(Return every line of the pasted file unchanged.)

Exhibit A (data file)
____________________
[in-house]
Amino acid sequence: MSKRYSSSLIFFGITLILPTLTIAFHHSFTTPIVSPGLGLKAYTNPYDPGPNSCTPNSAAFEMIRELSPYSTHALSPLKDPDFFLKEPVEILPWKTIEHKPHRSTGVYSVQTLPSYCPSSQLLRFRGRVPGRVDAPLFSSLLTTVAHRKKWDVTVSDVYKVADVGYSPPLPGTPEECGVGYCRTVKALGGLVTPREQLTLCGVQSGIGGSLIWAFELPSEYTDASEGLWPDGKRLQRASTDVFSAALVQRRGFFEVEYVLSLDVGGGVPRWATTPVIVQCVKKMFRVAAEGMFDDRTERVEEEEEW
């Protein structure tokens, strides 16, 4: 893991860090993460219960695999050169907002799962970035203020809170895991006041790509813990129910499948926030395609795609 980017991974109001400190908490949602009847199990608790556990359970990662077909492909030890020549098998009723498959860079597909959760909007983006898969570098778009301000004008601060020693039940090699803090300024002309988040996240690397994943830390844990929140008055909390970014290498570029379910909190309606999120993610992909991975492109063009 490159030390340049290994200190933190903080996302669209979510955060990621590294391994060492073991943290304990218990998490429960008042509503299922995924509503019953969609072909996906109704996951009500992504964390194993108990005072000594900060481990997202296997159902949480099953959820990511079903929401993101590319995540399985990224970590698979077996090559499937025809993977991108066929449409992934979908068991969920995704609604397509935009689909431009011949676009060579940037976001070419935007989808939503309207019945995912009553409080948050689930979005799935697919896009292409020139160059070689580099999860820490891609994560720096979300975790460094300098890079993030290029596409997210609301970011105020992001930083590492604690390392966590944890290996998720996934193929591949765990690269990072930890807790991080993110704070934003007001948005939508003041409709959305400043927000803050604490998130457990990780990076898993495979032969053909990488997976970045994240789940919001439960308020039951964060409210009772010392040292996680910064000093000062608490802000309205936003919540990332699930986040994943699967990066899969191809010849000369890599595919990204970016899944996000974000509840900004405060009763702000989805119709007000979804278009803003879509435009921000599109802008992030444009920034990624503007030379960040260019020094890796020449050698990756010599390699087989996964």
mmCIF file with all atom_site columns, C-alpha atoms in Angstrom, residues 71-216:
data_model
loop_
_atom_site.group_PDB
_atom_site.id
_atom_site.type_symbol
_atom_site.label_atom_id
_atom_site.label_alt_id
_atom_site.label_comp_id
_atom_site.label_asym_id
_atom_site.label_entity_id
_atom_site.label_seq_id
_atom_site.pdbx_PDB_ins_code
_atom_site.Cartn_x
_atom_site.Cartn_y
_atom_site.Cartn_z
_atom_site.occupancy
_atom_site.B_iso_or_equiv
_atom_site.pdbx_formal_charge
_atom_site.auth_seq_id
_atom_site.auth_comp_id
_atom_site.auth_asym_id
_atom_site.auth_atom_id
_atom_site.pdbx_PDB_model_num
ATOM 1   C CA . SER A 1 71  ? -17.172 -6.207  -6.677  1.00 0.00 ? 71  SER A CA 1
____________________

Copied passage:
[in-house]
Amino acid sequence: MSKRYSSSLIFFGITLILPTLTIAFHHSFTTPIVSPGLGLKAYTNPYDPGPNSCTPNSAAFEMIRELSPYSTHALSPLKDPDFFLKEPVEILPWKTIEHKPHRSTGVYSVQTLPSYCPSSQLLRFRGRVPGRVDAPLFSSLLTTVAHRKKWDVTVSDVYKVADVGYSPPLPGTPEECGVGYCRTVKALGGLVTPREQLTLCGVQSGIGGSLIWAFELPSEYTDASEGLWPDGKRLQRASTDVFSAALVQRRGFFEVEYVLSLDVGGGVPRWATTPVIVQCVKKMFRVAAEGMFDDRTERVEEEEEW
């Protein structure tokens, strides 16, 4: 893991860090993460219960695999050169907002799962970035203020809170895991006041790509813990129910499948926030395609795609 980017991974109001400190908490949602009847199990608790556990359970990662077909492909030890020549098998009723498959860079597909959760909007983006898969570098778009301000004008601060020693039940090699803090300024002309988040996240690397994943830390844990929140008055909390970014290498570029379910909190309606999120993610992909991975492109063009 490159030390340049290994200190933190903080996302669209979510955060990621590294391994060492073991943290304990218990998490429960008042509503299922995924509503019953969609072909996906109704996951009500992504964390194993108990005072000594900060481990997202296997159902949480099953959820990511079903929401993101590319995540399985990224970590698979077996090559499937025809993977991108066929449409992934979908068991969920995704609604397509935009689909431009011949676009060579940037976001070419935007989808939503309207019945995912009553409080948050689930979005799935697919896009292409020139160059070689580099999860820490891609994560720096979300975790460094300098890079993030290029596409997210609301970011105020992001930083590492604690390392966590944890290996998720996934193929591949765990690269990072930890807790991080993110704070934003007001948005939508003041409709959305400043927000803050604490998130457990990780990076898993495979032969053909990488997976970045994240789940919001439960308020039951964060409210009772010392040292996680910064000093000062608490802000309205936003919540990332699930986040994943699967990066899969191809010849000369890599595919990204970016899944996000974000509840900004405060009763702000989805119709007000979804278009803003879509435009921000599109802008992030444009920034990624503007030379960040260019020094890796020449050698990756010599390699087989996964």
mmCIF file with all atom_site columns, C-alpha atoms in Angstrom, residues 71-216:
data_model
loop_
_atom_site.group_PDB
_atom_site.id
_atom_site.type_symbol
_atom_site.label_atom_id
_atom_site.label_alt_id
_atom_site.label_comp_id
_atom_site.label_asym_id
_atom_site.label_entity_id
_atom_site.label_seq_id
_atom_site.pdbx_PDB_ins_code
_atom_site.Cartn_x
_atom_site.Cartn_y
_atom_site.Cartn_z
_atom_site.occupancy
_atom_site.B_iso_or_equiv
_atom_site.pdbx_formal_charge
_atom_site.auth_seq_id
_atom_site.auth_comp_id
_atom_site.auth_asym_id
_atom_site.auth_atom_id
_atom_site.pdbx_PDB_model_num
ATOM 1   C CA . SER A 1 71  ? -17.172 -6.207  -6.677  1.00 0.00 ? 71  SER A CA 1